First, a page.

So what if I could actually use Hispanic rather than mes études français in my day job as publicist to the non-stars, and therefore at least get a write-off. Who cares if no one around me speaks French, except my 17 year old daughter, et seulement un peu, but who wants to speak French avec votre mere ou avec ta teenage fille? The Internet has brought all things français to my door and it’s a wonderful world we live in.

I’ve found blogs, podcasts and websites, et aussi des livres d’enfants pas trop cher from the library book sale to help get me up to speed, which could take who knows how long but who cares. My Corsican French teacher from 7th grade who played the flugelhorn, had recorded an album and gave us so much homework by winter break the parents were protesting? Or my German French teacher from 10th and 11th grade who zapped us with quizzes as punishment when we couldn’t answer her early morning grillings? Or perhaps the 12th grade American French teacher who explained her flying lessons to us completment en français and never spoke a word of English all that year. Talk about your stress headaches. Will I ever have time for that kind of immersion again?

So I make do but with as much flair as possible. With my morning café au lait I read women stylists/photographers blogs, sometimes even in French, while I sit in my jeans, struggling with my own digital efforts to eke quaintness out of photos of big box stores and strip malls. C’est dommage mais we have no pâtisseries ici.

The BBC is my new best friend because it allows me to lire, écouter et parler in incremental lessons. And j’adore all those intense French men with the narrow glasses, spiky hair and well tied scarves posed in existential angst leaning over balconies with a Galois hanging from their sensuous lips. Bien sûr I’m married but I’m a woman d’un certain âge so I can turn to fantasy when necessary.

I found a lovely photographer-watercolorist who blogs about pastries, chocolates, elegant shops and Parisians with well-tied scarves around their neck. Paris Breakfasts. It’s like a tour bus ride without the fumes.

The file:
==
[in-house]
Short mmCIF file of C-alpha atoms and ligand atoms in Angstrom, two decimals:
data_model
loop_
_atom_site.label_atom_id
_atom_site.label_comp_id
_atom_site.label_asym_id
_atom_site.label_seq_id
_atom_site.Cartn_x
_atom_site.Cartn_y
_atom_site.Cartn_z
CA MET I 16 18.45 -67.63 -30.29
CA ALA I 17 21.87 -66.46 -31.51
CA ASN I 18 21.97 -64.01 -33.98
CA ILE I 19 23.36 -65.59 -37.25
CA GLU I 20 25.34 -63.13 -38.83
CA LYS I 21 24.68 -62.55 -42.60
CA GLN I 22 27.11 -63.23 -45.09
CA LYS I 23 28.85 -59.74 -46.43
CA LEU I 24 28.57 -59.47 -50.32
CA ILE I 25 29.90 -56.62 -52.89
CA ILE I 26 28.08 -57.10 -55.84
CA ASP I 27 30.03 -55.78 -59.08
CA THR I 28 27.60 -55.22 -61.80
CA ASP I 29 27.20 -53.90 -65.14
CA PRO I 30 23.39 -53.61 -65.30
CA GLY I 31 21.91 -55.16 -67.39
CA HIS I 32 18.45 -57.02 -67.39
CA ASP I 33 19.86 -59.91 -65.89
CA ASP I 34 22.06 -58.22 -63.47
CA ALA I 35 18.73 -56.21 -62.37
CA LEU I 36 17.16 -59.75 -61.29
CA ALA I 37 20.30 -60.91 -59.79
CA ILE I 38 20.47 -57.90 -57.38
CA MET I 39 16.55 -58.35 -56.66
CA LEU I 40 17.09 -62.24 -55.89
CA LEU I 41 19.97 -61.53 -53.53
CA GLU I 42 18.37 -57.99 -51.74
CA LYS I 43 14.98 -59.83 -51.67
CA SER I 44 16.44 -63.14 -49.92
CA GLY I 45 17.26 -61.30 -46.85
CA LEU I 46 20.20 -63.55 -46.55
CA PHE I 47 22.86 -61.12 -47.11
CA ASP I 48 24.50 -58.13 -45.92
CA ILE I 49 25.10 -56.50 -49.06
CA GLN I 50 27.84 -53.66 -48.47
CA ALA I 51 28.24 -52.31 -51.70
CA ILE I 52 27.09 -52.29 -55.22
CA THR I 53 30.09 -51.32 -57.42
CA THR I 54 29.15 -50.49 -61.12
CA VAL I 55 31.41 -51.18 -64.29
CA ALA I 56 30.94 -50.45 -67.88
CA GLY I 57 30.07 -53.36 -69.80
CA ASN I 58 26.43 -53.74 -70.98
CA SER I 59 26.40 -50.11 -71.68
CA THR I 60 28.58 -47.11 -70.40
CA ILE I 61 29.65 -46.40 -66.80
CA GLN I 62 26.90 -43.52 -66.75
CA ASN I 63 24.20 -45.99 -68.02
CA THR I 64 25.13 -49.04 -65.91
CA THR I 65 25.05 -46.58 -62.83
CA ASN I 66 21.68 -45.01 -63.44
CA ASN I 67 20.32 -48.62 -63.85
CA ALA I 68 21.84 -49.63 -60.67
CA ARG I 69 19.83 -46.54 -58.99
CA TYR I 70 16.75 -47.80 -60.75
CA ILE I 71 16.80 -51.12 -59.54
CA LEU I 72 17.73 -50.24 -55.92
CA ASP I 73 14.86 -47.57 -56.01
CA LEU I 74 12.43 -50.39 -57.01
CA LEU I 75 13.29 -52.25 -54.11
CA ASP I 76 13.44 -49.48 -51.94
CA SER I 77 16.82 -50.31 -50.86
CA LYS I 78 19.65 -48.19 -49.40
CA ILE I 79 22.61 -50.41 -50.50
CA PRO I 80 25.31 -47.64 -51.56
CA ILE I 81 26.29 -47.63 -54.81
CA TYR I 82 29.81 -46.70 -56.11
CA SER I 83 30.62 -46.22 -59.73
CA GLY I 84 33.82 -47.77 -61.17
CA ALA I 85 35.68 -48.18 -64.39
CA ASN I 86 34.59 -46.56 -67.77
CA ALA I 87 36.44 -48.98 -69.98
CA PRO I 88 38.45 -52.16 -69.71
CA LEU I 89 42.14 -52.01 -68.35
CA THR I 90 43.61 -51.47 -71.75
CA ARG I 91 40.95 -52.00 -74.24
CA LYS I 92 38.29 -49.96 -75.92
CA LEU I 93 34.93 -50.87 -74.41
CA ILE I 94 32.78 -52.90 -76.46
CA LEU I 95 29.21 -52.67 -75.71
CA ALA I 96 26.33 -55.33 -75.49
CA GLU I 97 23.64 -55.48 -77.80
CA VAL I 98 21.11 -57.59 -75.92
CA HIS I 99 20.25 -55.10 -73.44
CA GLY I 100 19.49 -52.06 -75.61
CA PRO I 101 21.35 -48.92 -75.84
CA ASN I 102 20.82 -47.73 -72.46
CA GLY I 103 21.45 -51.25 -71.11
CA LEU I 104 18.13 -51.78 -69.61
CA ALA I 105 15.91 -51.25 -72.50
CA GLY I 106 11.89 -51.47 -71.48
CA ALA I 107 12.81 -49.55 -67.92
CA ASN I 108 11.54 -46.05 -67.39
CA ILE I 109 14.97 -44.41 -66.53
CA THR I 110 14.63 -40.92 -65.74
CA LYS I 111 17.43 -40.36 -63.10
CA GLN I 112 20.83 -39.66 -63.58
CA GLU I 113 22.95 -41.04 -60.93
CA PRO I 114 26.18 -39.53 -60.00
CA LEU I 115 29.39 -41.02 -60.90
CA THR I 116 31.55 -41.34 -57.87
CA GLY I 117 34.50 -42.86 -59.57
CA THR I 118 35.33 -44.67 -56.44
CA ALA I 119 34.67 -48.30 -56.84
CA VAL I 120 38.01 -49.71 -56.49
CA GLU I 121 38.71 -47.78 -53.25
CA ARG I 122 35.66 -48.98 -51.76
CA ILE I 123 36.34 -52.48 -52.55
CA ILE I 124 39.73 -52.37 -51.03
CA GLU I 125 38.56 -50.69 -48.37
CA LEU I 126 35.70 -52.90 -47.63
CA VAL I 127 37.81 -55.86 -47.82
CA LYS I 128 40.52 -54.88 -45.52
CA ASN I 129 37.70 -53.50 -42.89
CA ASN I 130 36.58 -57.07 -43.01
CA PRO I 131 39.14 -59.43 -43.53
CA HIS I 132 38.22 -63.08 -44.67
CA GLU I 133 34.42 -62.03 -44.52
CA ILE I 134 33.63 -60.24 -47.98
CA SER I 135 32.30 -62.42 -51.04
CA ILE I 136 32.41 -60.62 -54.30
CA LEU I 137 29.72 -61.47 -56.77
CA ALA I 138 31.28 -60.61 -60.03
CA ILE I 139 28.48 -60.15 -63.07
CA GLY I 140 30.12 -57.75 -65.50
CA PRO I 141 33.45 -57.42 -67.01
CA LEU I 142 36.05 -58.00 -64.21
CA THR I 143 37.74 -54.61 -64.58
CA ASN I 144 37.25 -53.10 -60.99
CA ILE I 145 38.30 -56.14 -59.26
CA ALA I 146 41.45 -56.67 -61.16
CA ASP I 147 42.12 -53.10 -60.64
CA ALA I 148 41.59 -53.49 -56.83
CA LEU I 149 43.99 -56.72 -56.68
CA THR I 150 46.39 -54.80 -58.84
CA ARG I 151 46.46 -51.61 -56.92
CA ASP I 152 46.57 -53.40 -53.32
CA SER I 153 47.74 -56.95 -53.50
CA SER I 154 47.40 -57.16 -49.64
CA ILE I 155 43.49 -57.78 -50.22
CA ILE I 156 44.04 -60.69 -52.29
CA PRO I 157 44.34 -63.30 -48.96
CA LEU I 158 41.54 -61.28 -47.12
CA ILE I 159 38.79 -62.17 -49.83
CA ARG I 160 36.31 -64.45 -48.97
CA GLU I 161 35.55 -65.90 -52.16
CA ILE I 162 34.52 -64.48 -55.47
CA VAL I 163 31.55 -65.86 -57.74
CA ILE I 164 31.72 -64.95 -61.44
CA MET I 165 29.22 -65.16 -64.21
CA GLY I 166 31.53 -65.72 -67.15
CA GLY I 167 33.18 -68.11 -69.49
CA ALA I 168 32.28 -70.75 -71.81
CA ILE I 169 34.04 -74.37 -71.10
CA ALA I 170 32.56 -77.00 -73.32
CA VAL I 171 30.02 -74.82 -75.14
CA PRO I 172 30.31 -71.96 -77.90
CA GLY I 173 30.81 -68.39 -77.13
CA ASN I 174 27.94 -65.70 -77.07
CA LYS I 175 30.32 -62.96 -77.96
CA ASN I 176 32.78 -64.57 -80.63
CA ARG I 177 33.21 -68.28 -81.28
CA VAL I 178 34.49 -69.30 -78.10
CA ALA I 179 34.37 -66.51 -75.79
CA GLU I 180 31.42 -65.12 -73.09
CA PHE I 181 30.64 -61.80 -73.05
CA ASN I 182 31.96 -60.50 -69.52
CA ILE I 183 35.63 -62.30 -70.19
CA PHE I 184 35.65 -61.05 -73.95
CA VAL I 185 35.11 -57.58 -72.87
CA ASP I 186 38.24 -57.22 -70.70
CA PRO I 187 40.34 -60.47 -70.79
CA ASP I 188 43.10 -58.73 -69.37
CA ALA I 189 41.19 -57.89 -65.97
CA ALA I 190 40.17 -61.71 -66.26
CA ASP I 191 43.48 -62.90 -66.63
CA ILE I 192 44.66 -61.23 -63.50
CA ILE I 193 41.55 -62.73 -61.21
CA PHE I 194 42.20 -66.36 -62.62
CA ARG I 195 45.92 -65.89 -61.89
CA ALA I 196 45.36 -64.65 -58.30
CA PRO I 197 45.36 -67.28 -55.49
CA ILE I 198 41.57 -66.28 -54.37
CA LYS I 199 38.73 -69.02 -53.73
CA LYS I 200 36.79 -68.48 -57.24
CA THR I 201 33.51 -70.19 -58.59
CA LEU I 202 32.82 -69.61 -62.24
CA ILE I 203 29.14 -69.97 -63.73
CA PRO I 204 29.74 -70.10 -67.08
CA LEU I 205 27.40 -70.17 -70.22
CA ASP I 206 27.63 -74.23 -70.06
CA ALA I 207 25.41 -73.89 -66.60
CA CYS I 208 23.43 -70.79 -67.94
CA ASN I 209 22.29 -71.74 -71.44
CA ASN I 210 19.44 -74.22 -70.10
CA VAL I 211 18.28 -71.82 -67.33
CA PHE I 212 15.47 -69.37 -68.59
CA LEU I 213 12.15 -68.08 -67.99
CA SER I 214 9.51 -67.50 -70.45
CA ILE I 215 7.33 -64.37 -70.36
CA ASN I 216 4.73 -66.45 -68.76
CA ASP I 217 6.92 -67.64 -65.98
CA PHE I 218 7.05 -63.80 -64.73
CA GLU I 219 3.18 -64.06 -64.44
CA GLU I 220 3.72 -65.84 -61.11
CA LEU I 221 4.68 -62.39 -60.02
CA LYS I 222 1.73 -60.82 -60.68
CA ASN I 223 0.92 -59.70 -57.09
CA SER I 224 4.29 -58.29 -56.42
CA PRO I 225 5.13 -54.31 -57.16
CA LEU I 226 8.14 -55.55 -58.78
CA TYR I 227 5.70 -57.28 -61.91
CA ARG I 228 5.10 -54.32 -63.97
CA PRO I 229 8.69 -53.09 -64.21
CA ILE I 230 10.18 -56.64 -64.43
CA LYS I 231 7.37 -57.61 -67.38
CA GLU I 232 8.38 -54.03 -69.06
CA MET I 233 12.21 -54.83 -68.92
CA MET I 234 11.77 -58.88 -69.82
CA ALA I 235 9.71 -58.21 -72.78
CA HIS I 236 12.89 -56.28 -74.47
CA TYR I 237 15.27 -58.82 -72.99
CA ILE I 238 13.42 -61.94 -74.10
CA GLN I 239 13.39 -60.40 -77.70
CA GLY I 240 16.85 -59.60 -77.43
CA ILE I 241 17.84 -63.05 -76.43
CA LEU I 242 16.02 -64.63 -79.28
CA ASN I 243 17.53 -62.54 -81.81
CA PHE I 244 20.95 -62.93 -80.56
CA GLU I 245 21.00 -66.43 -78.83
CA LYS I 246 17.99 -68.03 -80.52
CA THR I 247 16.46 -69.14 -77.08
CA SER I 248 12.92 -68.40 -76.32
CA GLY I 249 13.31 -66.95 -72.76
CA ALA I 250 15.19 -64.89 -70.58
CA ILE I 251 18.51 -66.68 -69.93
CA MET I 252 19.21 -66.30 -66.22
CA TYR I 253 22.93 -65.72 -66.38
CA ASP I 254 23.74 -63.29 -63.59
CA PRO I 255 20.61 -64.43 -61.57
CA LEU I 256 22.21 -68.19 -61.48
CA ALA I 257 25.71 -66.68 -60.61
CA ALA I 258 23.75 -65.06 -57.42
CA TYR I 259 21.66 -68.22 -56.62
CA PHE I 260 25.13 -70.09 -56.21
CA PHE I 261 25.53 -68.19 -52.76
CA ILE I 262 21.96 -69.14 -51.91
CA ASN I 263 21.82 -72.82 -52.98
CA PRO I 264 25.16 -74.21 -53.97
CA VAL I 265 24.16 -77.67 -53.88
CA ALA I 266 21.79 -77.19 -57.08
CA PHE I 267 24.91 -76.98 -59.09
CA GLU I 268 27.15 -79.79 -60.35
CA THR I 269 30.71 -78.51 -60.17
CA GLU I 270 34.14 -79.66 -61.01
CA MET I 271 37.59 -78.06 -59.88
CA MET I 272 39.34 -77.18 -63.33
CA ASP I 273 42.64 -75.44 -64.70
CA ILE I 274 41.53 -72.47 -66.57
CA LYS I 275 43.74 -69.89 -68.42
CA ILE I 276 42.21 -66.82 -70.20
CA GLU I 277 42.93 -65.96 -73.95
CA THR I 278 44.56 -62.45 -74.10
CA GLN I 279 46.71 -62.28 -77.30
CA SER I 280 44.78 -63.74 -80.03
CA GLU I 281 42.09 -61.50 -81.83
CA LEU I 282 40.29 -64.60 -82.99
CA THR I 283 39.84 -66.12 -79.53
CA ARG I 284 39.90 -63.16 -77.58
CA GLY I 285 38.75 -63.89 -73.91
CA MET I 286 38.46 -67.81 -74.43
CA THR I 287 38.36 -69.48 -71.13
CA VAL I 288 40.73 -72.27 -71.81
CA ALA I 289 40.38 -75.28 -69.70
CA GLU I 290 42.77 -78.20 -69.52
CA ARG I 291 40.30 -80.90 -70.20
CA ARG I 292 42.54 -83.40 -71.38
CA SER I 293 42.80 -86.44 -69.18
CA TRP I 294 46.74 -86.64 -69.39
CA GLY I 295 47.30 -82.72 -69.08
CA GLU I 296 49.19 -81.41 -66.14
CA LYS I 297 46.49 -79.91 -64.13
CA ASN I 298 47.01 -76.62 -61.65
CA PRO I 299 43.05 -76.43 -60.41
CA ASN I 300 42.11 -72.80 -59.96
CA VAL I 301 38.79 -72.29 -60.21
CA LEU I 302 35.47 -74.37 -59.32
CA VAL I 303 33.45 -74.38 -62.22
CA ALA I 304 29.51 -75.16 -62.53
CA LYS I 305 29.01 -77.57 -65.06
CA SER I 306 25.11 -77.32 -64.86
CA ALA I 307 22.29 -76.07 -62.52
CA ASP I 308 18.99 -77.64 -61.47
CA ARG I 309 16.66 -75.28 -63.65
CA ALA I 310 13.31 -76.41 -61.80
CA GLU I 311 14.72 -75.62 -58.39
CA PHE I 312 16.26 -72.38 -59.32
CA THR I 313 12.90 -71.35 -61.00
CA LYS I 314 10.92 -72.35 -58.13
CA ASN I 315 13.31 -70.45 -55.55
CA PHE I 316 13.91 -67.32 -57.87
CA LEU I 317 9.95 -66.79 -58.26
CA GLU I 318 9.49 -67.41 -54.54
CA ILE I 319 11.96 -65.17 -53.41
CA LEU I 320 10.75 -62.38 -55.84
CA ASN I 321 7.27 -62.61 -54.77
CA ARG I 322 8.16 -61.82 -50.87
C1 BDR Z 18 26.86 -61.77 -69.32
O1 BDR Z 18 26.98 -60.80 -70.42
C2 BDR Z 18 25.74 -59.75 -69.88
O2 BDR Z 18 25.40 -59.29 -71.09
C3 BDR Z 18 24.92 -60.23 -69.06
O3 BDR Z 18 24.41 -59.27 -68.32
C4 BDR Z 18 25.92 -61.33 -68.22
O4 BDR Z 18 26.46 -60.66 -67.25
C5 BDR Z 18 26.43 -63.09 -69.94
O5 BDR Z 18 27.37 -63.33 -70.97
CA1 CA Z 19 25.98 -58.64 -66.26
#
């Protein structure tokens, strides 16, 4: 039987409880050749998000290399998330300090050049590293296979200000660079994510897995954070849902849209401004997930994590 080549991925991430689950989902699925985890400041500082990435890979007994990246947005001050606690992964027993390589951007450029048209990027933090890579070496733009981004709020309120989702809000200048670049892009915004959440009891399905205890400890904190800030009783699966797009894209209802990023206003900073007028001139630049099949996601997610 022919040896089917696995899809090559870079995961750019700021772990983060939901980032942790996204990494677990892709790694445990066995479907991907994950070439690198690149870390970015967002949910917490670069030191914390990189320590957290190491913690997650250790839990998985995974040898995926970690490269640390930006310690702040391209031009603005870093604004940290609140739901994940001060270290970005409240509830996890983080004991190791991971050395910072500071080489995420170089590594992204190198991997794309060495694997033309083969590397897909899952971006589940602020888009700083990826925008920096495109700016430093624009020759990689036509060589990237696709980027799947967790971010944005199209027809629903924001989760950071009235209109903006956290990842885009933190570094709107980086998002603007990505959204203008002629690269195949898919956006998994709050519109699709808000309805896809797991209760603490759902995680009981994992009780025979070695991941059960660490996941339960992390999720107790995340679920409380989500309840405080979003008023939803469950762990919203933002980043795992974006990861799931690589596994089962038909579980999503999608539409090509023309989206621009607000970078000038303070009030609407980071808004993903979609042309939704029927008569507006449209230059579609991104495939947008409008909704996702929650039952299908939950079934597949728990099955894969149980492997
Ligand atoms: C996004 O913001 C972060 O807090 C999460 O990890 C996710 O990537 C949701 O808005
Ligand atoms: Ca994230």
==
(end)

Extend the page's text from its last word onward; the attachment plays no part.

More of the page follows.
And then there’s the French Corner, this super everything about French blog with all sorts of links. I love links. It’s where I found the Belgium jazz. I think. I need to remember to bookmark immediately or else I’m lost in the forest without a baguette-crumb trail to lead me back.

And then, on a blog from an excellent writer, La Belette Rouge, who wishes she lived and wrote in Paris, don’t we all, I found a book, Tune Up Your French, to help me learn street French and the right body language which will help me sound like the real thing. Even as I write this post I’m practicing moving my shoulders in a je ne sais quoi kind of way. I can feel my accent improving with each shrug.

After an hour of parlez-vous’ing myself into a total flow moment I have to control myself from wishing the bank tellers ‘bon jour’. I feel so connected to the world, so cosmopolitan as I run errands with a long scarf draped artfully around my neck. Okay, so I’m living in an uber-suburb. Can you say let’s pretend?

So what is the photo of a torn, well loved petit larrouse at the top of the post you ask? That’s my French dictionary from elementary school. I needed a new one, très triste, because this poor bébé crumbles a little more every time je le bouge. See below. No patina. I need to take it to a café and spill a little coffee on it to break it in.

Now, excusez-moi while I conjugate a few verbs before I run errands and throw smoldering glances at my favorite bank teller. À bientôt.